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Seeing into technology's future

By separating technological development into five categories, organizations can better prepare for the future.

BOSTON -- When it comes to the future, CIOs need a systematic approach to evaluating technology, according to a speaker at this week's SIMposium 2005 conference.

At least a few IT professionals discovered a new way of thinking about the future after a presentation from independent scholar and futurist Joel Barker at the conference. SIMposium is an annual peer-to-peer event hosted by the Society for Information Management, where CIOs gather to share technology best practices and business alignment ideas.

"There's no place that doesn't need you," Barker told a crowd of several hundred IT workers gathered in a ballroom at the Boston Marriott Copley Place hotel. "For the future to work out well, we need to handle information technology."

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Barker identified different ways of looking at future technology trends, based on his recently released book, Five Regions of the Future: Preparing Your Business for Tomorrow's Technology Revolution.

Thinking of technology trends in terms of the five distinct categories -- super tech, limits tech, local tech, nature tech and human tech -- can help CIOs better map out ways for their companies to take advantage of these trends and contribute to the future of society, Barker said.

Barker's five technology categories are:

Super tech takes a "bigger-is-beautiful" approach to technology and believes that new technologies like cold fusion power will solve future problems.

Limits tech warns that resources could quickly become scarce, and believes "efficiency is beautiful" like energy efficient LED light bulbs.

Local tech asks residents to think small and make do with available resources, like wind turbines, and takes a "small-and-local-is-beautiful" view.

Nature tech believes "nature is beautiful" and that natural products can be used to improve lives, like using viruses to cure cancer.

Human tech says "we are beautiful" and that stem cells, pheromones and other natural human elements can be used to better people's lives.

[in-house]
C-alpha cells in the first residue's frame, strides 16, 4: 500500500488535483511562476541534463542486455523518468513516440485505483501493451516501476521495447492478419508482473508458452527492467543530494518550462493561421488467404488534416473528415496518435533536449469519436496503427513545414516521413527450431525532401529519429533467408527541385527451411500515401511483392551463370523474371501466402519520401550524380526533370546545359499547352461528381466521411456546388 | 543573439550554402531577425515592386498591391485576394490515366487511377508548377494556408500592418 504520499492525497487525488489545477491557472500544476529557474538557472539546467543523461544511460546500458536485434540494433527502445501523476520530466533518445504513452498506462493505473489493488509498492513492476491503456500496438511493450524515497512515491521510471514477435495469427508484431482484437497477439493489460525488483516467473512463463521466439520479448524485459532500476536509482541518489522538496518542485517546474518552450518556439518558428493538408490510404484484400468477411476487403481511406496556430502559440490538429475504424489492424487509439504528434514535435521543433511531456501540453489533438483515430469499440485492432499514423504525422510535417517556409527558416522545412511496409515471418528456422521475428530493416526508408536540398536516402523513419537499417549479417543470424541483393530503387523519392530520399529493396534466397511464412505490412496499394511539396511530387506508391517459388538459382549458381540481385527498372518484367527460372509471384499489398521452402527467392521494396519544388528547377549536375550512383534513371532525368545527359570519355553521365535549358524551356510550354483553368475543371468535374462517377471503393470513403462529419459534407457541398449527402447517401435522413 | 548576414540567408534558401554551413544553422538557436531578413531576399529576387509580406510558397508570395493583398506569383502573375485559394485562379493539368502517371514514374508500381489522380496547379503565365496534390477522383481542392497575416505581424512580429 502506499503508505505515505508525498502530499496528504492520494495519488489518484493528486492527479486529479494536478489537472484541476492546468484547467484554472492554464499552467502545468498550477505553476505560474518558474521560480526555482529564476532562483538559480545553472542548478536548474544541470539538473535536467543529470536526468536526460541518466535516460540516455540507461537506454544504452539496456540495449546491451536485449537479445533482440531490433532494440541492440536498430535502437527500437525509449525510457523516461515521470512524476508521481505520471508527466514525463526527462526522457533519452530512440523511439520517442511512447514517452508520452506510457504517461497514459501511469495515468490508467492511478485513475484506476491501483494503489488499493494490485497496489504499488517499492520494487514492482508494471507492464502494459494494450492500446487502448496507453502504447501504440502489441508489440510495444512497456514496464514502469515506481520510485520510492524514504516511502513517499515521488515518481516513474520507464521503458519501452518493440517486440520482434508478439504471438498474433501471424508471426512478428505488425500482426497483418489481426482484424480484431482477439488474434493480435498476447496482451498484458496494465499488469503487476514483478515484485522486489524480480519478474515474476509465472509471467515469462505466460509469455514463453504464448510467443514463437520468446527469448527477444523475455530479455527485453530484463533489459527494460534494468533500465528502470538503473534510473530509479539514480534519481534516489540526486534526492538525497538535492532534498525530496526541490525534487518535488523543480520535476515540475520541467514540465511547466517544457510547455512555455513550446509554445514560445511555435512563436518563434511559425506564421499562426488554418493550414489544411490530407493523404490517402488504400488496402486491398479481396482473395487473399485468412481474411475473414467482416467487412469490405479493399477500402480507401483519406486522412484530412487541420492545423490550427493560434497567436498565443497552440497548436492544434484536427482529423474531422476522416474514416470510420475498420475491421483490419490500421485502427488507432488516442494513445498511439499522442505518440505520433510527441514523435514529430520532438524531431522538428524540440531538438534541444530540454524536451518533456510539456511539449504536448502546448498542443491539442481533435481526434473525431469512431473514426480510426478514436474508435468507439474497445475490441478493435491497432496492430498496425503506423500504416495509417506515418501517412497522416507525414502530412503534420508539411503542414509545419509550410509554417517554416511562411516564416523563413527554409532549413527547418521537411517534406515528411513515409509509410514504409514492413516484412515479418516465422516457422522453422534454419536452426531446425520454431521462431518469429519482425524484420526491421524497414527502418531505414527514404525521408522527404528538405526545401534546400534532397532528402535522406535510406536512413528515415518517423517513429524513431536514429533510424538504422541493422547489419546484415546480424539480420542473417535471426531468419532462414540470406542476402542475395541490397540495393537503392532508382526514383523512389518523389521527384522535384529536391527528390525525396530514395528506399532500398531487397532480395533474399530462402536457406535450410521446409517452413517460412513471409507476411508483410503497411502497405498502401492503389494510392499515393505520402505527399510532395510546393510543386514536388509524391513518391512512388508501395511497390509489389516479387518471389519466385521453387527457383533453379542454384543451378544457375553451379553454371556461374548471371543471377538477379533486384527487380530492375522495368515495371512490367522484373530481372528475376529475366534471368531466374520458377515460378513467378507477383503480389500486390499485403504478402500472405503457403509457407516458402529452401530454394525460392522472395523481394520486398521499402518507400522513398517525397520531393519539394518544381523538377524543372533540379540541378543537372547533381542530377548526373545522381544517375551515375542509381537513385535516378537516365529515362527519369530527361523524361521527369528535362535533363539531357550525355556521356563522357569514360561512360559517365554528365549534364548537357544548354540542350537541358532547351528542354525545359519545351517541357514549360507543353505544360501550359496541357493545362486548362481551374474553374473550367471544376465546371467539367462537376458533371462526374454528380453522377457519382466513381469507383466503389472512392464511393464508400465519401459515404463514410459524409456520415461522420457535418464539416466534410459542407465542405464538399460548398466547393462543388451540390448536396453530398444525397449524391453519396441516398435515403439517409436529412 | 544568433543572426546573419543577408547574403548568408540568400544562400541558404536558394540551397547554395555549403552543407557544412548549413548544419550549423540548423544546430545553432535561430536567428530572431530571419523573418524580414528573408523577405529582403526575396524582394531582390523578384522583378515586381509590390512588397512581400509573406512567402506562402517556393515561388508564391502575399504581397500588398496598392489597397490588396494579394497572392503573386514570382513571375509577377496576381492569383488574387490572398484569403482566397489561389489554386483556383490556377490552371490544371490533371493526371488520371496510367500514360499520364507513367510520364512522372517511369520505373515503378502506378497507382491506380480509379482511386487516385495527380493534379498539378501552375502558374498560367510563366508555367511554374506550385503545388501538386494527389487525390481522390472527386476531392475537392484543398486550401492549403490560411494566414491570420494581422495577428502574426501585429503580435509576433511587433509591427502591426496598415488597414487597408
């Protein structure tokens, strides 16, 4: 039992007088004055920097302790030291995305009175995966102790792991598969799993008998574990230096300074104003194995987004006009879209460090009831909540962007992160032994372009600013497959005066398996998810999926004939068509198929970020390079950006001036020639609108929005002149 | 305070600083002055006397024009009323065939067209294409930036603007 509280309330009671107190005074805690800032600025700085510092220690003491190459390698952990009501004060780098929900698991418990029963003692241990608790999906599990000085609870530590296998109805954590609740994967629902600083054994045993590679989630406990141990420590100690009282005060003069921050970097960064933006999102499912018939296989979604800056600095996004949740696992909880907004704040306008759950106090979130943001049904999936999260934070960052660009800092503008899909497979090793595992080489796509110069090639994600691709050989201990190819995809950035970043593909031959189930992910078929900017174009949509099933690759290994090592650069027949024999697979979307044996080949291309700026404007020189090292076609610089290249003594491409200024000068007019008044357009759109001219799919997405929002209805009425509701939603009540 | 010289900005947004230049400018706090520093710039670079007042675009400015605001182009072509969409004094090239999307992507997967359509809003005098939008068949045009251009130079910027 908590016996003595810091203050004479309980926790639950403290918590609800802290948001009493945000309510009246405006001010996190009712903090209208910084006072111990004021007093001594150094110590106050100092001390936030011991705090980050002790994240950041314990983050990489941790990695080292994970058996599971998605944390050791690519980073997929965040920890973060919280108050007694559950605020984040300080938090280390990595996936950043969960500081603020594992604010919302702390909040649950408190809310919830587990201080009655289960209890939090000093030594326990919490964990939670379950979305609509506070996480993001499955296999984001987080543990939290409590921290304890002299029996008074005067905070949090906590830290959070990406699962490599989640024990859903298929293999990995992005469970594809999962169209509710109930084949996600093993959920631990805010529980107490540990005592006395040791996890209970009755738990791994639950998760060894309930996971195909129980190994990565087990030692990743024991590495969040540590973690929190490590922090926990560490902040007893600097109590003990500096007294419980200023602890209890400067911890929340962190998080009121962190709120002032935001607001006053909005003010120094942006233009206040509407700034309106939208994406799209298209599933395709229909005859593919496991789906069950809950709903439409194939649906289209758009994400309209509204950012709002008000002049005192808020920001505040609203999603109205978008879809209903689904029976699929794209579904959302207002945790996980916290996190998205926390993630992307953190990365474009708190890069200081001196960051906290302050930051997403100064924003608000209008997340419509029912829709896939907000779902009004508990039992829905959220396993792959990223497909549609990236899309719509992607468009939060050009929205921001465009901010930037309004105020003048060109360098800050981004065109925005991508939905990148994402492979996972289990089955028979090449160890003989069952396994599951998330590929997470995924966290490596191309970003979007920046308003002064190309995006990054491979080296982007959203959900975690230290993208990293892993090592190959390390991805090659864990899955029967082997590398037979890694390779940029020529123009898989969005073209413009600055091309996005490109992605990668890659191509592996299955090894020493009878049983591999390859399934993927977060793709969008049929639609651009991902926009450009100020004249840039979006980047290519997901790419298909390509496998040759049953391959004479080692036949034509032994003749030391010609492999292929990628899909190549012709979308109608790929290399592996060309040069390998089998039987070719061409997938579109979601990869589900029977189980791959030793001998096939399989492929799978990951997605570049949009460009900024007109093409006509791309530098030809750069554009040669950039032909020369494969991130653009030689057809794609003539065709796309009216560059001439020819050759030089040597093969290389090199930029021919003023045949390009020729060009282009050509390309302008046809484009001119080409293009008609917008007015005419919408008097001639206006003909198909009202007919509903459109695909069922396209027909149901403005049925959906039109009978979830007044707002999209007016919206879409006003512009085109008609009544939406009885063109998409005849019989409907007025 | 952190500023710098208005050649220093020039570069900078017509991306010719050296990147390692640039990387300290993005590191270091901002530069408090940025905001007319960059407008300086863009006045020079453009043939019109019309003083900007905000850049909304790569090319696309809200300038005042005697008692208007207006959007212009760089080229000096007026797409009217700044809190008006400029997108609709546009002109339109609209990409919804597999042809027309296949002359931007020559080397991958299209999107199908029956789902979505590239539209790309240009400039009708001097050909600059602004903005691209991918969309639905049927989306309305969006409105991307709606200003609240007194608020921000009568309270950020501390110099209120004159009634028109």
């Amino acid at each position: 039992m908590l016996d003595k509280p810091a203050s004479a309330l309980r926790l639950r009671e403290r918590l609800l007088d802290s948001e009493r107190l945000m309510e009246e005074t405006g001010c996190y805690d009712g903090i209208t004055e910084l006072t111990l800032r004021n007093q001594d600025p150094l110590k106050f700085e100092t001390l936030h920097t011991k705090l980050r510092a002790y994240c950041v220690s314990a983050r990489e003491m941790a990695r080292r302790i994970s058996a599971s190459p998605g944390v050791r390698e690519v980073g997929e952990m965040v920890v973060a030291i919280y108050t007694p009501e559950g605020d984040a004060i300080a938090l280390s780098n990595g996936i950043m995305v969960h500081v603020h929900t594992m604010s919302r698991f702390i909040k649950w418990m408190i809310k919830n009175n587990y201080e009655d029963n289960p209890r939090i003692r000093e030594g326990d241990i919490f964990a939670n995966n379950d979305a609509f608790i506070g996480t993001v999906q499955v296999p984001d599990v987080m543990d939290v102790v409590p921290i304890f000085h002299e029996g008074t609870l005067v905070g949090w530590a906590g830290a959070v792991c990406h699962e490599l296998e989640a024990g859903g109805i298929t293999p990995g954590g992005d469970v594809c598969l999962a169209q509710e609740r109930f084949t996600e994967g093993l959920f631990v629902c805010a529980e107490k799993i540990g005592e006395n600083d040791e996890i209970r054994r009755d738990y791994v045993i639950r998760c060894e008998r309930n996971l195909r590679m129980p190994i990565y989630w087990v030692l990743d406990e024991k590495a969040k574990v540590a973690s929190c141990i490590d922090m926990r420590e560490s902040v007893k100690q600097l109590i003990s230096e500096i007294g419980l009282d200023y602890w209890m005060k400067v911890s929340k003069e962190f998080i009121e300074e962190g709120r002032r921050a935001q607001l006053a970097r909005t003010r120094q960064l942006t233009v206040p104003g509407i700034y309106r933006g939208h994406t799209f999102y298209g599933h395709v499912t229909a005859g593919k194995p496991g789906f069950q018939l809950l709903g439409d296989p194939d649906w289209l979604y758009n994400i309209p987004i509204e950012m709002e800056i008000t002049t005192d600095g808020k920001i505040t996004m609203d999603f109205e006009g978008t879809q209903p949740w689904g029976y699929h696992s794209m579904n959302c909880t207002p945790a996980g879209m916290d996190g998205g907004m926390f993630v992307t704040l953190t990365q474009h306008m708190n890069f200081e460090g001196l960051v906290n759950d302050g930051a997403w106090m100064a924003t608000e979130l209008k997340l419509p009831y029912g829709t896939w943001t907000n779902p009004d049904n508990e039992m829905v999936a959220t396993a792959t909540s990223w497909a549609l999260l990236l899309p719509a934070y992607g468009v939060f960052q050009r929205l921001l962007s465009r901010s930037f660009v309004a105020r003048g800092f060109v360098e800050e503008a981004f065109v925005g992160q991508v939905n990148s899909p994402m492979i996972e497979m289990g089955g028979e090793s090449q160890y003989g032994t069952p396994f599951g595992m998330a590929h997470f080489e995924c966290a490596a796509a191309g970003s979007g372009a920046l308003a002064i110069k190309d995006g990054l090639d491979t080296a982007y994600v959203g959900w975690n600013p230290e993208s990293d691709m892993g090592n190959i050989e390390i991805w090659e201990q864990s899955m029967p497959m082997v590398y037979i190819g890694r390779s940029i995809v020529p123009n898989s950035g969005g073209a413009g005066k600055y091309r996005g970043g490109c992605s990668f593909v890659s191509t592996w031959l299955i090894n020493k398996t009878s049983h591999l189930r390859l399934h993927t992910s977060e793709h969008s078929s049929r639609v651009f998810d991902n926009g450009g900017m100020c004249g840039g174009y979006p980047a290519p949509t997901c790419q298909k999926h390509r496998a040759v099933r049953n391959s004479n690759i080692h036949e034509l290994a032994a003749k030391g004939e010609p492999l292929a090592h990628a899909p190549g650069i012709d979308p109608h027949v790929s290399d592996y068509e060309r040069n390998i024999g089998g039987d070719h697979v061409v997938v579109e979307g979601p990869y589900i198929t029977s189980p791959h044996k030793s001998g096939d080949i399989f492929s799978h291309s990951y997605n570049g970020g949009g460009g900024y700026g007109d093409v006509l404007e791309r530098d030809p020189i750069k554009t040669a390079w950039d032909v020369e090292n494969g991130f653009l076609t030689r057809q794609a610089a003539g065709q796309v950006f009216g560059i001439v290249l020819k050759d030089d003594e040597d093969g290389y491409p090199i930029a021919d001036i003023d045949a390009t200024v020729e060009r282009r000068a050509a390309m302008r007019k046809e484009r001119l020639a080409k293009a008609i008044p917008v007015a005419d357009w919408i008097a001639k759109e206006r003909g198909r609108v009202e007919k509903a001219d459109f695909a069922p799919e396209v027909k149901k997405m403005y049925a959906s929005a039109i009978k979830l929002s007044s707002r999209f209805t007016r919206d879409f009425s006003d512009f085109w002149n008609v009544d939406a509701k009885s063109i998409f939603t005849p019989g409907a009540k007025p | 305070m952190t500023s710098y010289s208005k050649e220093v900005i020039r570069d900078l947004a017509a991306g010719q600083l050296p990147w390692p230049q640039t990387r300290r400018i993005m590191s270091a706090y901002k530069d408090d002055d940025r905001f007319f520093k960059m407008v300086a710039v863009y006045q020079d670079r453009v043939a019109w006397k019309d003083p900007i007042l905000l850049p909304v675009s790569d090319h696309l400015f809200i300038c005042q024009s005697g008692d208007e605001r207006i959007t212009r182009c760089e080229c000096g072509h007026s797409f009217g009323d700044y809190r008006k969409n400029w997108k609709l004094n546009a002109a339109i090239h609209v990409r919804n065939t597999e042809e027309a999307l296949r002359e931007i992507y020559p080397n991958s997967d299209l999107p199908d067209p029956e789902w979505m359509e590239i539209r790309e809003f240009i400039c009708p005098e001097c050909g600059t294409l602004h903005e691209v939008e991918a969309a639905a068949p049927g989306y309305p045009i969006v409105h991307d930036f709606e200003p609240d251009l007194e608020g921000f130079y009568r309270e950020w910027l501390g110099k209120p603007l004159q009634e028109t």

"We have technology that needs to be framed," Barker said. "Who's going to do it and when are we going to start?"

In essence, Barker's five categories are intended to provide filters for IT professionals to consider the future chances of success, and potential impact of, technologies like stem cell research, public space flight, Segway scooters and biodiesel fuel. Once CIOs have determined how specific technology will evolve, they can better position their company to meet those needs.

Russ Brown, IS director for Atlanta-based Russell Corp., a seller of athletic apparel, said Barker's presentation provided another tool to help him plan ahead.

"It was a new way of looking at the world," Brown said. Changing customer demographics and expectations are other future trends he thinks about.

"[Barker's ideas] all have some application in our daily lives," said David Briggs, CIO of Andover, Mass.-based Brockway-Smith Co. "Practical to theoretical is a good mixture."

"You have to ask, 'what's going to happen next?'" Briggs added. "You do this, and what are the implications? What if it doesn't happen, what are the unintended implications?"

Barker also discussed a sixth category, universal tech, which includes technologies that overlap into several categories because nearly everyone finds them useful in some way.

"Technology is basically about problem solving," Barker said. "With technology you want real-world solutions."

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